Best non-2017 books I read in 2017

I know it’s ‘end of year lists’ season because I have enough of a Buzzfeed habit to now be seeing the same tweets I’ve seen all year in new lists that use the year in their title. And whilst there are a lot of reading days left of 2017, I realised that to get in more than one list of books from this year, I’d have to start now.

First up is the nebulous category ‘books not published in 2017 that I read for the first time in 2017’. I’m going for things not published new in hardback or paperback in the UK in 2017 as far as I know. Seeing as I spent so much of 2017 reviewing upcoming books or reading very new ones, this list may seem a bit random.

  • Romantic Outlaws: The Extraordinary Lives of Mary Wollstonecraft and Mary Shelley by Charlotte Gordon – This dual biography moves between their lives a chapter at a time, not only drawing parallels but giving a real sense of the mother and daughter who didn’t get to meet. It is packed full of detail and is worth it for not feeling overwhelmed by the author’s judgements about people who turn up in their lives, unlike many biographies of Wollstonecraft or Shelley.
  • If I Was Your Girl by Meredith Russo – A powerful and sweet young adult novel about being the new girl at school, falling in love, and being transgender. It really focuses on finding friends who support you as well as navigating teenage life and rituals whilst dealing with your own and your friends’ secrets.
  • Room by Emma Donoghue – Obviously I’m very behind having only read Room this year, Donoghue’s incredible novel from the point of view of a five year old imprisoned in a single room with his Ma. The way that the style captures the character and his worldview makes it a crucial read.
  • Byrne by Anthony Burgess – I’m including Byrne almost solely because I’m annoyed Burgess wrote it, stopping me writing a story that has a structure that’s a Byron joke: a poem in ottava rima that slips into Spenserian stanzas and back again. You might have to specifically care about that to read it (or just be a huge Burgess fan) as it’s the story of an ageing Don Juan-esque composer written in verse.
  • Giovanni’s Room by James Baldwin – I read most of Giovanni’s Room on my birthday (1st Jan) in the bath, so it only just counts. A classic short love story about two men in 1950s Paris. If you haven’t read it, do.
  • The People In The Trees by Hanya Yanagihara – I wasn’t sure whether to include this one because A Little Life is so much better (but I read that at the end of last year), but I think her earlier novel is worth a read too. It’s about a young doctor who goes on an expedition to find a lost tribe, gains fame from what he discovers there, and things don’t go well from there. If you’ve read A Little Life, you won’t be surprised it can be horrible at times, but very interesting as well.

Five Female-Character-Heavy Reads

When I asked for recommendation requests, a friend wanted books featuring a ‘pack of female characters doing stuff’. No problem, I thought. And then I looked through my Goodreads ‘read’ shelf. It turns out there are a lot of books I’ve read featuring one or two female characters doing things—together or separately—but a real lack of groups of them doing interesting things.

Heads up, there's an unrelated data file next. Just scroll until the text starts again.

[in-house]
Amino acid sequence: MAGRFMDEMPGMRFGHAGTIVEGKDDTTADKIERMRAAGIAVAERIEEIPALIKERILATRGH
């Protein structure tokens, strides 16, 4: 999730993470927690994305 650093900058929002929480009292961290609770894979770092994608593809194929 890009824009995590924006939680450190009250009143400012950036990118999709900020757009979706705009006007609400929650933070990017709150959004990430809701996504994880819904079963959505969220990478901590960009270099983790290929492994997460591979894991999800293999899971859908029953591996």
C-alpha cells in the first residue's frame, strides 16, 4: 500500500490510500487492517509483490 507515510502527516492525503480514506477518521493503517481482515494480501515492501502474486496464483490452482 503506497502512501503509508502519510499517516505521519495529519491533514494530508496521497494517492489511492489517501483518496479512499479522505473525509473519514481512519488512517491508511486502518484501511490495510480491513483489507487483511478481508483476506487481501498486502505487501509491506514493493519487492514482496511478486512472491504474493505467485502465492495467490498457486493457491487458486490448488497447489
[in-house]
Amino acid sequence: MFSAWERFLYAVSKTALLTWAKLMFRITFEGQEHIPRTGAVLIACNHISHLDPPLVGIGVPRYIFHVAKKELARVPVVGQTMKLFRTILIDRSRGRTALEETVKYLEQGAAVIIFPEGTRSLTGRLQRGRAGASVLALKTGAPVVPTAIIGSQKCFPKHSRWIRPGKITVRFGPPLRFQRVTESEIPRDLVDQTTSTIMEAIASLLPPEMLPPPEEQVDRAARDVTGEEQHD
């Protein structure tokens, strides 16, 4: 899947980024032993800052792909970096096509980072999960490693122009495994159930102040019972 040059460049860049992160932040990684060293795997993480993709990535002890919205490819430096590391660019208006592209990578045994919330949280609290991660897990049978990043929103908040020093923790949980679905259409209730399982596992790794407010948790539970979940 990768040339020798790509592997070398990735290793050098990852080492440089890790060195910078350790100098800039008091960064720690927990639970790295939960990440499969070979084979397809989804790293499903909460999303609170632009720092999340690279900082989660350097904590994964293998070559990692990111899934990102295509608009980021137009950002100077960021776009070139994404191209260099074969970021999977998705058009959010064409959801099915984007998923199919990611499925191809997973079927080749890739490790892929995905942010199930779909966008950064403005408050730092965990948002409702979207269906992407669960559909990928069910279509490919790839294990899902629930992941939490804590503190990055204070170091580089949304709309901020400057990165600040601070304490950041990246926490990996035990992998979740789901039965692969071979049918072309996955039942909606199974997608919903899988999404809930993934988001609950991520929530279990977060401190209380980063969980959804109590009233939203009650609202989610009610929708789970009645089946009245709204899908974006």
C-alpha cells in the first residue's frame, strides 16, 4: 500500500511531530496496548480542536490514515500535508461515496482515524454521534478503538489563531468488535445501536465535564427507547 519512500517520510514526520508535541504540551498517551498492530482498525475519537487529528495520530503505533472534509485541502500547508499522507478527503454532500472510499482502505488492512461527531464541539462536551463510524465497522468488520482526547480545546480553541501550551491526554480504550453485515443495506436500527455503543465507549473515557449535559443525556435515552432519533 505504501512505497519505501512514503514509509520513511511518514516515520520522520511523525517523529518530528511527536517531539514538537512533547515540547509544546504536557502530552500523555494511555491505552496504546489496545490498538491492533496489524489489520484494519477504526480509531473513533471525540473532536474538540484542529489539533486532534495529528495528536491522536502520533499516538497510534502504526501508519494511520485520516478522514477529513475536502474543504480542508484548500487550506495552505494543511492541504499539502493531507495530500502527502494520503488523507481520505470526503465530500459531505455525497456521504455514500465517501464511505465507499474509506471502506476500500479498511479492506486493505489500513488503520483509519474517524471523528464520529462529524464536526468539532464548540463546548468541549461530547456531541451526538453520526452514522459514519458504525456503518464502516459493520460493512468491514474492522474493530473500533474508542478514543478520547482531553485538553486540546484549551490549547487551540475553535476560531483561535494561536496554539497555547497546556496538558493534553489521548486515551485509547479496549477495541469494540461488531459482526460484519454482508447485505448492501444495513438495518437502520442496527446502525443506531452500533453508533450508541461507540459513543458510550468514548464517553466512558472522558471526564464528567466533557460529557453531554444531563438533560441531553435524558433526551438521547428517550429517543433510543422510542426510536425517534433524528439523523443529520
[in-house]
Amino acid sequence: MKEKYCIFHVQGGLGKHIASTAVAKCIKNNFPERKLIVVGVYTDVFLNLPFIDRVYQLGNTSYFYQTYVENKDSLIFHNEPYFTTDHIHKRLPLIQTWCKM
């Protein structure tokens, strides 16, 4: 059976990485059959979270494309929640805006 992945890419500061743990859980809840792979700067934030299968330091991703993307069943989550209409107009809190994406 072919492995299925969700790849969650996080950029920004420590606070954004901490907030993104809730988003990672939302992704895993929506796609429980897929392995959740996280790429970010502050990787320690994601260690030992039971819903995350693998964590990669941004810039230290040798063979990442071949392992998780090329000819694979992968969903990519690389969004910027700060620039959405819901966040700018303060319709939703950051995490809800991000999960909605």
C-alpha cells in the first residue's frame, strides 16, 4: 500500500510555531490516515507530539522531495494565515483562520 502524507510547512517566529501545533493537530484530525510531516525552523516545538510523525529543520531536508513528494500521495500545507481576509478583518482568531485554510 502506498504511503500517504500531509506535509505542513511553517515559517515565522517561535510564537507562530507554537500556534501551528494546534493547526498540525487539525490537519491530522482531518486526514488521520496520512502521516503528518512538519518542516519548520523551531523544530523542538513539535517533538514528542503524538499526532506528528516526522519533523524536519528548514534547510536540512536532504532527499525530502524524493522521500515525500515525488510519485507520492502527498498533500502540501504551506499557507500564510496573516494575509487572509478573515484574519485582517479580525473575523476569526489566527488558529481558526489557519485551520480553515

Leaving out Little Women and any of the teen fiction books I actually read when I was young, I’ve put together a list of books that are either general fiction or YA that fit the category. And have resolved to find more for the second version of this list. Links to longer reviews (if I’ve written them) from individual book titles.

  • Girlhood by Cat Clarke – Not out yet, but Girlhood has to go on my list because I read it recently and loved it. It centres around one female character and her group of friends at boarding school in Scotland, and what happens when a mysterious new girl appears and seems to have so much in common with one of them, down to the same tragedy. Clarke creates a tense narrative alongside an honest and and enjoyable version of teenage troubles like going to university, sexuality, and coping with grief.
  • The Stolen Child by Lisa Carey – A small community in an Irish island, mostly made up of women, deal with loss, a new stranger, and calls to leave their home for the safety of the mainland. A different interpretation of the request, but a book with a real range of female characters working together and apart.
  • Another Brooklyn by Jacqueline Woodson – A novel about the friendship between four girls living in Brooklyn in the 1970s and how they grew up, grew apart, and saw each other differently. The book is in a photographic style giving snapshots of memories and really getting across how friendship can be tied to time and place.
  • The Bomb Girls’ Secrets by Daisy Styles – I’ve included this one because it best fits the idea of female characters together doing things, in that it is a novel about young women coming together for the war effort, gradually getting closer and also forming a band. A light period read ideal for anyone who’d prefer something more historical than YA in the group of female characters category.
  • If I Was Your Girl by Meredith Russo – Russo’s YA novel about a trans girl starting a new school isn’t just about a group of female characters, but the friendship between Amanda and her new group of friends—each with their own secrets and problems—forms a crucial part of the book.